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Three definitions of ductile shear zones resulting from grain-size evolution below a frictional fault

Kali L. Allison, & Laurent G. Montesi

Published July 29, 2020, SCEC Contribution #10222, 2020 SCEC Annual Meeting Poster #177

Ductile shear zones act as the continuation of faults into the lower crust, and their structure depends in part on the faults’ frictional properties in the brittle-ductile transition (BDT) region. We explore how fault and ductile shear zone structure are coupled in a two-dimensional steady-state model of a continental strike-slip fault zone. In the upper crust, deformation takes the form of localized slip on a fault described with rate-and-state friction. In the lower crust, represented with feldspar, distributed viscous flow occurs through two deformation mechanisms: grain-size sensitive diffusion creep and grain-size insensitive dislocation creep. Grain size is determined using either a wattmeter or a piezometer. This model makes it possible to self-consistently simulate the variations of strain rate, grain size, and stress in the vicinity of a strike-slip fault.

The frictional properties of lower-crustal faults are not well-understood, and we focus specifically on the effects of various possible extrapolations of laboratory friction data to lower-crustal conditions. We additionally consider the effects of varying rheology and background geotherm. We define three aspects of shear zone structure: (1) the structural shear zone, the region in which grain size is significantly reduced (at or below 50 m); (2) the kinematic shear zone, the region in which the viscous strain rate is elevated at least 100 times above the background strain rate; (3) the deformation zone, the region in which 90% of the total deformation occurs. In general, the structural shear zone is a broad region extending 20 ± 8 km below the BDT, with a halfwidth of 22 to 32 km. In contrast, the kinematic shear zone is a narrow elliptical region extending 10 ± 2 km below the BDT with a narrow width of 2.5 km at most. The deformation zone width broadens approximately linearly with depth with a slope of 2.5. The deformation zone is relatively insensitive to changes in frictional properties, geotherm, and rheology. The structural and kinematic shear zones, on the other hand, are substantially sensitive to these parameters. For example, a simulation with diffusion and dislocation creep operating in parallel and linearly increasing velocity-strengthening behavior below 20 km depth produces the narrowest structural shear zone but the widest kinematic shear zone.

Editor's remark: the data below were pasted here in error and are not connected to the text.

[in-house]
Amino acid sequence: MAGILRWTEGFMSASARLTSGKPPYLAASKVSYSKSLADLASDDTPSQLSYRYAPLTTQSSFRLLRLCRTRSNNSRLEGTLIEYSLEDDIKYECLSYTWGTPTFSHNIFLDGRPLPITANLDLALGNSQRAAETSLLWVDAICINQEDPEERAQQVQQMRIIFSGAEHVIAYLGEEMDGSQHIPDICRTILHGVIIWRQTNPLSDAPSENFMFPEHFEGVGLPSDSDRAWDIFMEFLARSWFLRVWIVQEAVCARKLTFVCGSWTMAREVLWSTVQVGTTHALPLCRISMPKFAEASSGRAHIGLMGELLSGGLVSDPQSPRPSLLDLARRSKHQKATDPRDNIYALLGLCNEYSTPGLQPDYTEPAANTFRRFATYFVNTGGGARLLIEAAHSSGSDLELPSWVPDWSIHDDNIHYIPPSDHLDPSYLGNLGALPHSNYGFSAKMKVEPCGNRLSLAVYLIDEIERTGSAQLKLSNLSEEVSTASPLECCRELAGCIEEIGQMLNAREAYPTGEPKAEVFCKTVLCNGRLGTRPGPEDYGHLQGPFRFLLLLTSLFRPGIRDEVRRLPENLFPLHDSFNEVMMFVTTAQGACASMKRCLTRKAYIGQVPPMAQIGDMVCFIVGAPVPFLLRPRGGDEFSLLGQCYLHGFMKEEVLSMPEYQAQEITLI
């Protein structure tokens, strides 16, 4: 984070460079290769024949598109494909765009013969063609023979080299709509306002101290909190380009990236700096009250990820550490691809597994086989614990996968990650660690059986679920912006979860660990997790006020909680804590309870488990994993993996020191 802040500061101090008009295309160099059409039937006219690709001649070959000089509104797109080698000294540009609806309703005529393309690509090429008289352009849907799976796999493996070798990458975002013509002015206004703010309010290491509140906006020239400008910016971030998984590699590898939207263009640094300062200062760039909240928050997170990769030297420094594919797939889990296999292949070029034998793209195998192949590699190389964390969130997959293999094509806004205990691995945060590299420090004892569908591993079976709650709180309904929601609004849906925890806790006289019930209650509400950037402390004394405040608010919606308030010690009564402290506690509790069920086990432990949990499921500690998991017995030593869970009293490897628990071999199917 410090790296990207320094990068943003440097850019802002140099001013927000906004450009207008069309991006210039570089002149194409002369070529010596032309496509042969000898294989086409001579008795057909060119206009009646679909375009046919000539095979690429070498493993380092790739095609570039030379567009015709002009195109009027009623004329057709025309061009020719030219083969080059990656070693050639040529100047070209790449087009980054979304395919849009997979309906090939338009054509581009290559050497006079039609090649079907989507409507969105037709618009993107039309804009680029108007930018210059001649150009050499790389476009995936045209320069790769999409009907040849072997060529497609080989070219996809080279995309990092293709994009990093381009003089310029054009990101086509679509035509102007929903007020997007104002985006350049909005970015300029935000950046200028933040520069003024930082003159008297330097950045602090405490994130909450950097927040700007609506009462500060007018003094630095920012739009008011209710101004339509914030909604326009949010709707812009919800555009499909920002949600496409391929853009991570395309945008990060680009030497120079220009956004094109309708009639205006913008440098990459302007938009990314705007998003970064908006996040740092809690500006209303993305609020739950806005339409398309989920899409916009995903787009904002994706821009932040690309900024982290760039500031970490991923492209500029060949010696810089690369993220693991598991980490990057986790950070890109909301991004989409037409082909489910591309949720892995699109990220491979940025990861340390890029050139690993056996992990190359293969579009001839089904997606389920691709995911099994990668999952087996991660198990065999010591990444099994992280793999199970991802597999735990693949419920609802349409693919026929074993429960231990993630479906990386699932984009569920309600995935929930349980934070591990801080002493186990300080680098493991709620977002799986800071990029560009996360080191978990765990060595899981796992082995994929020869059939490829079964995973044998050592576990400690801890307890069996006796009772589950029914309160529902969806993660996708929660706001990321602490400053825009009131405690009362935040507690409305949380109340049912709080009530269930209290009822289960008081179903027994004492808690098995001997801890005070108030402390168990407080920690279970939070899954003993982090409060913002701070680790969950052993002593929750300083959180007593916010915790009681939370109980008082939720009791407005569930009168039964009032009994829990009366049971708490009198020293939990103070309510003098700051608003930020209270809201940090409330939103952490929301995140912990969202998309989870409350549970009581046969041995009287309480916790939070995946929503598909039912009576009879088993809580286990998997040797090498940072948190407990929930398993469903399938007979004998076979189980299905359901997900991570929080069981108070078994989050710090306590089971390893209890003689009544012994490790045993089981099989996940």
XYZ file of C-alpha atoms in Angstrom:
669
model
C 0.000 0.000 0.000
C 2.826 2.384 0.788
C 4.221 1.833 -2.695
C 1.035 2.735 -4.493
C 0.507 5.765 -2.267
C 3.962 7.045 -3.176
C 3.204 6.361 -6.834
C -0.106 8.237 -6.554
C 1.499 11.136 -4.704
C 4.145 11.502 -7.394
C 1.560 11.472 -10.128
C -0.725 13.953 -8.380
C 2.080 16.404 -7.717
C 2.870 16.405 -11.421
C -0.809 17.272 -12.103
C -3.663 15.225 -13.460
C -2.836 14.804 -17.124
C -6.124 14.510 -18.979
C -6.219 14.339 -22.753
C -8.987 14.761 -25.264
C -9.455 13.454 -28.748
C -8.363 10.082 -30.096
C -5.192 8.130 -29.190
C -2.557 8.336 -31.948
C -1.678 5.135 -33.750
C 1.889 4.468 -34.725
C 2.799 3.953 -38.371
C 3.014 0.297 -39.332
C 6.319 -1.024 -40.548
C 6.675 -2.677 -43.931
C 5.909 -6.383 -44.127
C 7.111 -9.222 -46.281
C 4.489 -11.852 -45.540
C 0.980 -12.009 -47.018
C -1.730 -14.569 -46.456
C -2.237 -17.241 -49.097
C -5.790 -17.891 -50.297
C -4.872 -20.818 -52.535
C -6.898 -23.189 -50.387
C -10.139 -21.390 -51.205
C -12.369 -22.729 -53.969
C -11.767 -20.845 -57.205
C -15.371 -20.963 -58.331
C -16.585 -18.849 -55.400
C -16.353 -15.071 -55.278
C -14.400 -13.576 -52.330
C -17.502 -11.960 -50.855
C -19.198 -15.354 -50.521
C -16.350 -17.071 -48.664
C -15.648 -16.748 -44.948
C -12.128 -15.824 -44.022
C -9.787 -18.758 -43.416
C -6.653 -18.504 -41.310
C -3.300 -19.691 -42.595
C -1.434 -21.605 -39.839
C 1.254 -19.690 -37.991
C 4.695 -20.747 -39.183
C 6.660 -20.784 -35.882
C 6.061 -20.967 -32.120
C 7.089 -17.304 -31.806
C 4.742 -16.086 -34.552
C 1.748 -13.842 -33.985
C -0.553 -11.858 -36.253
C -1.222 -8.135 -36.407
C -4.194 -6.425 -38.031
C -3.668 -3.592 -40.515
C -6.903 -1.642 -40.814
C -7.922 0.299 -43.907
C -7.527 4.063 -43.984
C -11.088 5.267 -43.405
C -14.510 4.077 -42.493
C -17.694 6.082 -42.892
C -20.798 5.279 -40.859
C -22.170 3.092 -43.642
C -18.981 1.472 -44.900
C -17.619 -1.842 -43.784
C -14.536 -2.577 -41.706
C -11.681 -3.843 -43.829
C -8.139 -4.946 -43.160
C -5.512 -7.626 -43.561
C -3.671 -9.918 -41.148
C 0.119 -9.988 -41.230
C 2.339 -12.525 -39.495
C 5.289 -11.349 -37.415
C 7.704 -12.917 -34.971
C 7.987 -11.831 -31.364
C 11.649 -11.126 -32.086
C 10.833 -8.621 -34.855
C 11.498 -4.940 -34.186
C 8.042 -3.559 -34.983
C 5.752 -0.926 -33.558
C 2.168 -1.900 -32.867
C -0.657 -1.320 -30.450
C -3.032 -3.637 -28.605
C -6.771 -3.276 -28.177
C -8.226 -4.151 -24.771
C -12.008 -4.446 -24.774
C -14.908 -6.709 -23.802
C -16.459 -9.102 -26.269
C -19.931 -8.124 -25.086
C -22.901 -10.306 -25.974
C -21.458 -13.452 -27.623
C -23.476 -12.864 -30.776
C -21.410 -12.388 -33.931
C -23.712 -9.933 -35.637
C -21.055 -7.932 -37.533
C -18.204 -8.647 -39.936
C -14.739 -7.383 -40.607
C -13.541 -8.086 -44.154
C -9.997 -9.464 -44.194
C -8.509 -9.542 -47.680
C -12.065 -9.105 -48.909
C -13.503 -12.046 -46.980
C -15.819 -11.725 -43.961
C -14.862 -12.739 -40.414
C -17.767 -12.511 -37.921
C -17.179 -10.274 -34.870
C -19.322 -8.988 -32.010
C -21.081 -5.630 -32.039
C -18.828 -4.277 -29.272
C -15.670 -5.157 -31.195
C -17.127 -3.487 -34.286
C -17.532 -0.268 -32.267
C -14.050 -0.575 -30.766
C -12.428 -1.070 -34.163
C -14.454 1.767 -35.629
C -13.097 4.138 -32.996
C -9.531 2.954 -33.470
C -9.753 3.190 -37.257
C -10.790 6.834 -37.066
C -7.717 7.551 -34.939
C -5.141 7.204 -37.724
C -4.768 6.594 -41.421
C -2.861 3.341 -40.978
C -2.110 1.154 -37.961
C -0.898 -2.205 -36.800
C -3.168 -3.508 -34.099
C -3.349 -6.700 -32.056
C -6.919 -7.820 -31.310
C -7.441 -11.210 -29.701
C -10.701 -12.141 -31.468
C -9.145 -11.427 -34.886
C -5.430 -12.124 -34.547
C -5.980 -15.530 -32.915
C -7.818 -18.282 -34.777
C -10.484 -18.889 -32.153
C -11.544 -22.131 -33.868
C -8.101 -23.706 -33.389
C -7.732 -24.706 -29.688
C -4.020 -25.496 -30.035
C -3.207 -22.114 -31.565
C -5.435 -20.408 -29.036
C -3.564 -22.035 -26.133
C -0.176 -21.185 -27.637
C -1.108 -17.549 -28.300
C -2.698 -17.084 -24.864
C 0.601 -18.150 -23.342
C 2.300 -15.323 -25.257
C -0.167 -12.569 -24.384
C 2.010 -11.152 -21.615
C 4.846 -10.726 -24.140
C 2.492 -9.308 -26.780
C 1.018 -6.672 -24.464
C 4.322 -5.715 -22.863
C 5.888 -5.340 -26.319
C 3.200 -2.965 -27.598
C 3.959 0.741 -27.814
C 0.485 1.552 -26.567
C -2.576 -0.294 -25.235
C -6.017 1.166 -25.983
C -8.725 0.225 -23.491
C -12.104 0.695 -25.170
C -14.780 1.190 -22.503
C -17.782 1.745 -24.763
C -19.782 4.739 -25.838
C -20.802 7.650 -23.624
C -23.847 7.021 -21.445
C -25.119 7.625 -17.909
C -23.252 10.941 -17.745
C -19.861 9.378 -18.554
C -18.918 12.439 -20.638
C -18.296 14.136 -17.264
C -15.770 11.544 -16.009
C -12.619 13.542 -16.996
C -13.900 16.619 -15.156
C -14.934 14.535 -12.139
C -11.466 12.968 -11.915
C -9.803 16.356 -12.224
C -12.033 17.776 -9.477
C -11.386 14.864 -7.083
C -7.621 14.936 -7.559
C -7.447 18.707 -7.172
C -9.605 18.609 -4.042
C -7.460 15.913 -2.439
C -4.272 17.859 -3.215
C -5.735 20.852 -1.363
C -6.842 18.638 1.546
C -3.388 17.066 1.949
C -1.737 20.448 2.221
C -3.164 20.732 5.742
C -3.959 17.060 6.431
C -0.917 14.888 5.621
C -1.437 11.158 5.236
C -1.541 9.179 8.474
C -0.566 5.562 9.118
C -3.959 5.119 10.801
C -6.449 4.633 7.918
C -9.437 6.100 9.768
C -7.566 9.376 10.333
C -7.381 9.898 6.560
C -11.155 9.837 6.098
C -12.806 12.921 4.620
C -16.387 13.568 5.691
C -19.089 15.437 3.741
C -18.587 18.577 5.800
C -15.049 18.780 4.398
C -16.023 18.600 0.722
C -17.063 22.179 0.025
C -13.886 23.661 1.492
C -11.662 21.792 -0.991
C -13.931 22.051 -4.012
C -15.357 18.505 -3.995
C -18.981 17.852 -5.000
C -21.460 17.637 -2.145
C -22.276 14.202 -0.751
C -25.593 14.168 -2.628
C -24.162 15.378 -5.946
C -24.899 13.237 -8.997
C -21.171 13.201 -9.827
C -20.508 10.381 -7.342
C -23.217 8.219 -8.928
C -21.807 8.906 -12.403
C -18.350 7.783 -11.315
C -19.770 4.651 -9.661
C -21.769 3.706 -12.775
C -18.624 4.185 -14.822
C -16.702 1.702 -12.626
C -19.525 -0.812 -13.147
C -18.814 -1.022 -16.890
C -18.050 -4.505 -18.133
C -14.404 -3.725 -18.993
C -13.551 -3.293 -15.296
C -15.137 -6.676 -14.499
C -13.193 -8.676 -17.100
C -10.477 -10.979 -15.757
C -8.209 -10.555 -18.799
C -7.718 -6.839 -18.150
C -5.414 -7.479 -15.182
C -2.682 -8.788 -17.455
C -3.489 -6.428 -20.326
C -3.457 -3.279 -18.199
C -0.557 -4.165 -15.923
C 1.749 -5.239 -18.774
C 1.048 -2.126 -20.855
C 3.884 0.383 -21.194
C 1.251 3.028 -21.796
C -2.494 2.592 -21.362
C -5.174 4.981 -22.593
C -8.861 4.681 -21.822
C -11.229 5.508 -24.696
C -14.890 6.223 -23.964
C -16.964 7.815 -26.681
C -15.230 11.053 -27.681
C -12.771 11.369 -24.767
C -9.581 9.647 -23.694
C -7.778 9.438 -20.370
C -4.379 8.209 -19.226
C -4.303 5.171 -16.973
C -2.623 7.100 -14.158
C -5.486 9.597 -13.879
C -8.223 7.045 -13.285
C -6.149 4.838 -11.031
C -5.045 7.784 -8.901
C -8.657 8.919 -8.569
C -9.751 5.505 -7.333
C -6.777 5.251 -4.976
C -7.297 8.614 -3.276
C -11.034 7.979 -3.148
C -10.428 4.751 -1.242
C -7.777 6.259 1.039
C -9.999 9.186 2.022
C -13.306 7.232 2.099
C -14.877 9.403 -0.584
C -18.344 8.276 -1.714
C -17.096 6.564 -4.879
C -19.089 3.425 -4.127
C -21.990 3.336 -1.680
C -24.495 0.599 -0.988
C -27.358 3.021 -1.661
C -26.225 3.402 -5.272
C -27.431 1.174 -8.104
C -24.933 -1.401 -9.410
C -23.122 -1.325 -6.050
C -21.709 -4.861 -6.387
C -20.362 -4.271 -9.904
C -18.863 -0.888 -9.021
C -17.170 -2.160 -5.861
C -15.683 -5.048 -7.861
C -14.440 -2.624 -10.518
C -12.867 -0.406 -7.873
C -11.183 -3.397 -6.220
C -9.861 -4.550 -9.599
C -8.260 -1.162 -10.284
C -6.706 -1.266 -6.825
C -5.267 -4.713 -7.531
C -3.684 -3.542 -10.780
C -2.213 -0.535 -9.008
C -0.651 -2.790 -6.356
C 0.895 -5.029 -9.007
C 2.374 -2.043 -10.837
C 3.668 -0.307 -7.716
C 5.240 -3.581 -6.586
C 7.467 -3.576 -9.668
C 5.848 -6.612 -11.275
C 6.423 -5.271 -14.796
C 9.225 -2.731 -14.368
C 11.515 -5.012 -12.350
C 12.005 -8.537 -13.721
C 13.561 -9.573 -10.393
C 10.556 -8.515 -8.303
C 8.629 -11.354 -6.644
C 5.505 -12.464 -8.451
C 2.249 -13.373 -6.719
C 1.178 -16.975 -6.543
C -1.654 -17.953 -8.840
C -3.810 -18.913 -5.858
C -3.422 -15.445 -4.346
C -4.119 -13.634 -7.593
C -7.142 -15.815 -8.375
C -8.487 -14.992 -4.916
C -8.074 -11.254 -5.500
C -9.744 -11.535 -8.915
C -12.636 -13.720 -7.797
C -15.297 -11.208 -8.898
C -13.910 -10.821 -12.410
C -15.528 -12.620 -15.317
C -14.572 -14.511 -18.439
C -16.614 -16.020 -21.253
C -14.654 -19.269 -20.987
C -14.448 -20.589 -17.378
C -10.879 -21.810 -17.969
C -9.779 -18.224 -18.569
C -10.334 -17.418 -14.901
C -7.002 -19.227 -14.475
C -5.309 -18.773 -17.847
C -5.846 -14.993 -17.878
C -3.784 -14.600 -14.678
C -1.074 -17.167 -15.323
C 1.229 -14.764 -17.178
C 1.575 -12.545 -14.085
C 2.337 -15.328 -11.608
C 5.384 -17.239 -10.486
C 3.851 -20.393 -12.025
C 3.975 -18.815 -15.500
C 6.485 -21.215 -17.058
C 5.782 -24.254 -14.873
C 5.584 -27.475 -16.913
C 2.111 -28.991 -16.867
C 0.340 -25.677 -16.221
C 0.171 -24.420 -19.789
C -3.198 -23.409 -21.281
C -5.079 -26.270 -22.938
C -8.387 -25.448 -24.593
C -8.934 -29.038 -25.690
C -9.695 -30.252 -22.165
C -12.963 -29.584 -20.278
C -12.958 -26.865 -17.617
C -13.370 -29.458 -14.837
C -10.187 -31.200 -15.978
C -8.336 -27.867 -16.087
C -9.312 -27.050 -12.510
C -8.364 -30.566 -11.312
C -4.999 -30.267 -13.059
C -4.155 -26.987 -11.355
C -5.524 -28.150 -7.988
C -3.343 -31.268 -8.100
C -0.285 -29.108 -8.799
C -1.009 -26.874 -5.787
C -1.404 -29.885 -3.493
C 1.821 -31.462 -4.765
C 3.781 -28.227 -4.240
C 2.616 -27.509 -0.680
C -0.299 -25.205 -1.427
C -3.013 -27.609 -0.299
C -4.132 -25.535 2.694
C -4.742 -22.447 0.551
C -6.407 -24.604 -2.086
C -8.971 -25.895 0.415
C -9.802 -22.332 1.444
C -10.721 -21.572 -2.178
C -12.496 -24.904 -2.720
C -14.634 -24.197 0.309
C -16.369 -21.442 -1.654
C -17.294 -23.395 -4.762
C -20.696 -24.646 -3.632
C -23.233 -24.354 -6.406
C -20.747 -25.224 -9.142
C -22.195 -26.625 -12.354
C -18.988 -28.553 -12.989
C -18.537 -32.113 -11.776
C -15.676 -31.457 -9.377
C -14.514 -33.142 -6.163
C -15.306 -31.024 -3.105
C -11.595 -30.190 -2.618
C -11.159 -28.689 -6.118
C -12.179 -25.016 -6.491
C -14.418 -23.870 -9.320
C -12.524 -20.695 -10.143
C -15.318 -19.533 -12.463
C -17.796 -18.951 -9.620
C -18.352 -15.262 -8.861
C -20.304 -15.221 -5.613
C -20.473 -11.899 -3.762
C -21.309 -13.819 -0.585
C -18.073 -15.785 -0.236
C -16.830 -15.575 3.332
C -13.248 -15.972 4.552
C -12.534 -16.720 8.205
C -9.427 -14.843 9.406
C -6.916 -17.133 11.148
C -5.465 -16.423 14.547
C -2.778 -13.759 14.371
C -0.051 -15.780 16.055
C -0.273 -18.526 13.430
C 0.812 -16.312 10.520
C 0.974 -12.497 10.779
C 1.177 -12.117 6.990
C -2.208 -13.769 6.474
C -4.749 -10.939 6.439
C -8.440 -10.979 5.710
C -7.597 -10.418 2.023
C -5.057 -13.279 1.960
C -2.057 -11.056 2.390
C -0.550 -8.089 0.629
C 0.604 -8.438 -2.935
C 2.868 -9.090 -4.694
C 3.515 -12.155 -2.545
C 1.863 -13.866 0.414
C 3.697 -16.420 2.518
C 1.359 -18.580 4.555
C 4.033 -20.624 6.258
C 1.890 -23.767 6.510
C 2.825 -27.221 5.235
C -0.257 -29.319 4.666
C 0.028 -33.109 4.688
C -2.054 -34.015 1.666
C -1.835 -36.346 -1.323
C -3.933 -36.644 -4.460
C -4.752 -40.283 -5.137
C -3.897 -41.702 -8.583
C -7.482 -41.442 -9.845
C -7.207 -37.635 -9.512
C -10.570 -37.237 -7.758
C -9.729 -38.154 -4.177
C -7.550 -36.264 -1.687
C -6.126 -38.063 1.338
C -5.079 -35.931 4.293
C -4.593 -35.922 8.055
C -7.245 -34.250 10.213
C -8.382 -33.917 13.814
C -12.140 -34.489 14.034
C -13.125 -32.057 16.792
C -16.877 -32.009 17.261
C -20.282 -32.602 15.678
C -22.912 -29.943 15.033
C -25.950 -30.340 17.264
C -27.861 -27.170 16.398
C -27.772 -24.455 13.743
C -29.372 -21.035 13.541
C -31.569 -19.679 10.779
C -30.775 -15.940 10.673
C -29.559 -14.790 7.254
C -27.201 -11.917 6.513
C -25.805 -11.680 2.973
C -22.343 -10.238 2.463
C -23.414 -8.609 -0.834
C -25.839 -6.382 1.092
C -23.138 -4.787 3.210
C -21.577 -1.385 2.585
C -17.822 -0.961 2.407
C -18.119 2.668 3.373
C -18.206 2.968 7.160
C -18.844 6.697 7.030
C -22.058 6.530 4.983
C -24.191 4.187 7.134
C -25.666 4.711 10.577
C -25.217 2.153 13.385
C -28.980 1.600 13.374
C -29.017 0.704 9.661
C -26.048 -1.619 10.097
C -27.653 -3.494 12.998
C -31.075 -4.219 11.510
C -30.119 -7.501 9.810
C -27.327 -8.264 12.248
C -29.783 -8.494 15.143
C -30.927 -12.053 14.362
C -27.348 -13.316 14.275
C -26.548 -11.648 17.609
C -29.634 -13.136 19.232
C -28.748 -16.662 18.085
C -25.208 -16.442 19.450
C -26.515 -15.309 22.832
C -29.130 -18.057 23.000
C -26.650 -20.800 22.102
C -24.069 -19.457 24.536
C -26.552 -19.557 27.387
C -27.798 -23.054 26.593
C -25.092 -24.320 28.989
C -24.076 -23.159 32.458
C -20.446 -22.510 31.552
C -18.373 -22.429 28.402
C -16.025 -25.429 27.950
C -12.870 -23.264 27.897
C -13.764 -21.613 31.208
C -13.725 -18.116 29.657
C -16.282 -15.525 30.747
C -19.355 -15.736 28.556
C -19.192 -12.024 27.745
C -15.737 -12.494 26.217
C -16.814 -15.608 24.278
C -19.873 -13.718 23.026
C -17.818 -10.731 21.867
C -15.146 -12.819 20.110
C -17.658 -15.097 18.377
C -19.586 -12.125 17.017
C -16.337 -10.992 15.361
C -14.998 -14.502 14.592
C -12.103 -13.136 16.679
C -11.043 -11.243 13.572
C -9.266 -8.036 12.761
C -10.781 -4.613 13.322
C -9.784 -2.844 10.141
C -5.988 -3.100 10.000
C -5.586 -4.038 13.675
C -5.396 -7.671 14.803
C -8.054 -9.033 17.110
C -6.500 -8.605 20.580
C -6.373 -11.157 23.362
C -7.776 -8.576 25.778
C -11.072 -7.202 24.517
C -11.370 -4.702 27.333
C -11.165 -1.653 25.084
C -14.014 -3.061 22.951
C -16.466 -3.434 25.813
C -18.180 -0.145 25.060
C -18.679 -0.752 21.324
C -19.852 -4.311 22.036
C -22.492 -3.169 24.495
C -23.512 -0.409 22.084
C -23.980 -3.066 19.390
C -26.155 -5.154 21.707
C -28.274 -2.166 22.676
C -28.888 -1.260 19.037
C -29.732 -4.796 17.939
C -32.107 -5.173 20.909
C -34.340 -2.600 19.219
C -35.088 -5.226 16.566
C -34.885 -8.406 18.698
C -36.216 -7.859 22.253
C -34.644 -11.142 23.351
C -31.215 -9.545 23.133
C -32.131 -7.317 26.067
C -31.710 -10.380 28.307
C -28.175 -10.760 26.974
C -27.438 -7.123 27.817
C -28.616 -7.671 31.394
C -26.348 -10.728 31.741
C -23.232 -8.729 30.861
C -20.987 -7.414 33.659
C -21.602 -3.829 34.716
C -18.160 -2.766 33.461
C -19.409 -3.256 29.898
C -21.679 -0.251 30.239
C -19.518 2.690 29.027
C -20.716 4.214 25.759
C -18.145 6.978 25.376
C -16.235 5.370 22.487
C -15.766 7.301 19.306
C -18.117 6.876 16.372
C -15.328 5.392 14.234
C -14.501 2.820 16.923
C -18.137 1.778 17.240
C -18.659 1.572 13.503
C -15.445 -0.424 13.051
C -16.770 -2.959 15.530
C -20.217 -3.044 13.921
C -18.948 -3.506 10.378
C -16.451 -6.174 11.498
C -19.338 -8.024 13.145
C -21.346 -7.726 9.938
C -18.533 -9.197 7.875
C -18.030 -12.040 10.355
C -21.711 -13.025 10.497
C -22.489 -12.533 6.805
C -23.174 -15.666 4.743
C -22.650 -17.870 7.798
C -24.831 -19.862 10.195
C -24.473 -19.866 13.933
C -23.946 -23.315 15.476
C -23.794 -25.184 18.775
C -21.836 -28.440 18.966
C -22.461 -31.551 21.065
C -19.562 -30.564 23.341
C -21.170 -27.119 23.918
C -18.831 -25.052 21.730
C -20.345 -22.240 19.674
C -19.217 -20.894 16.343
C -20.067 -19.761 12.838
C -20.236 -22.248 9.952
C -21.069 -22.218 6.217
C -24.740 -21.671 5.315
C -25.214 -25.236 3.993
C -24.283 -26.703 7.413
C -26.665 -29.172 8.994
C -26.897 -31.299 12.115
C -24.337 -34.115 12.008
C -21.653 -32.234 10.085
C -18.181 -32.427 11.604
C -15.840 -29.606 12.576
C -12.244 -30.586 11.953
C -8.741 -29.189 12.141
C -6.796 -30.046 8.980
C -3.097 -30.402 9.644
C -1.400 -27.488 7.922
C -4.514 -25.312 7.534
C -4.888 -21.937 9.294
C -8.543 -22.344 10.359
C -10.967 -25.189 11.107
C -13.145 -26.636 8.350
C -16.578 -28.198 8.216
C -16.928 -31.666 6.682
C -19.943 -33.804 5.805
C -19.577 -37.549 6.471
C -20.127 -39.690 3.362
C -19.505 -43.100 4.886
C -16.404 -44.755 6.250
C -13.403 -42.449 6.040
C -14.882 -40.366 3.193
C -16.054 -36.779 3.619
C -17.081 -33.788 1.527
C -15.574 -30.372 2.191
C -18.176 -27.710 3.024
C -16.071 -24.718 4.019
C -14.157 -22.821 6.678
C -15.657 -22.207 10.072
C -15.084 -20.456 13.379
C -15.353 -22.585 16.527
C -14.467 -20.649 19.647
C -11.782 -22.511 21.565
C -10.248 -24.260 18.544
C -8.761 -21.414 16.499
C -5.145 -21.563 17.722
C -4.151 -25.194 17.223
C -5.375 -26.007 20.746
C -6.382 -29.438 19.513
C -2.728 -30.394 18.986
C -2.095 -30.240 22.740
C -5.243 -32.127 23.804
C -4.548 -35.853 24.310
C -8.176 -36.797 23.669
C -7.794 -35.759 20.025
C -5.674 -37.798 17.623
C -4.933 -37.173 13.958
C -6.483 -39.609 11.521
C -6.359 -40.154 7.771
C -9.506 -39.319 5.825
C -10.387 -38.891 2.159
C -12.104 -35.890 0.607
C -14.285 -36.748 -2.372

Key Words
ductile shear zone, fault, viscoelastic relaxation

Allison, K. L., & Montesi, L. G. (2020, 07). Three definitions of ductile shear zones resulting from grain-size evolution below a frictional fault. Poster Presentation at 2020 SCEC Annual Meeting.

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SCEC Community Models (CXM)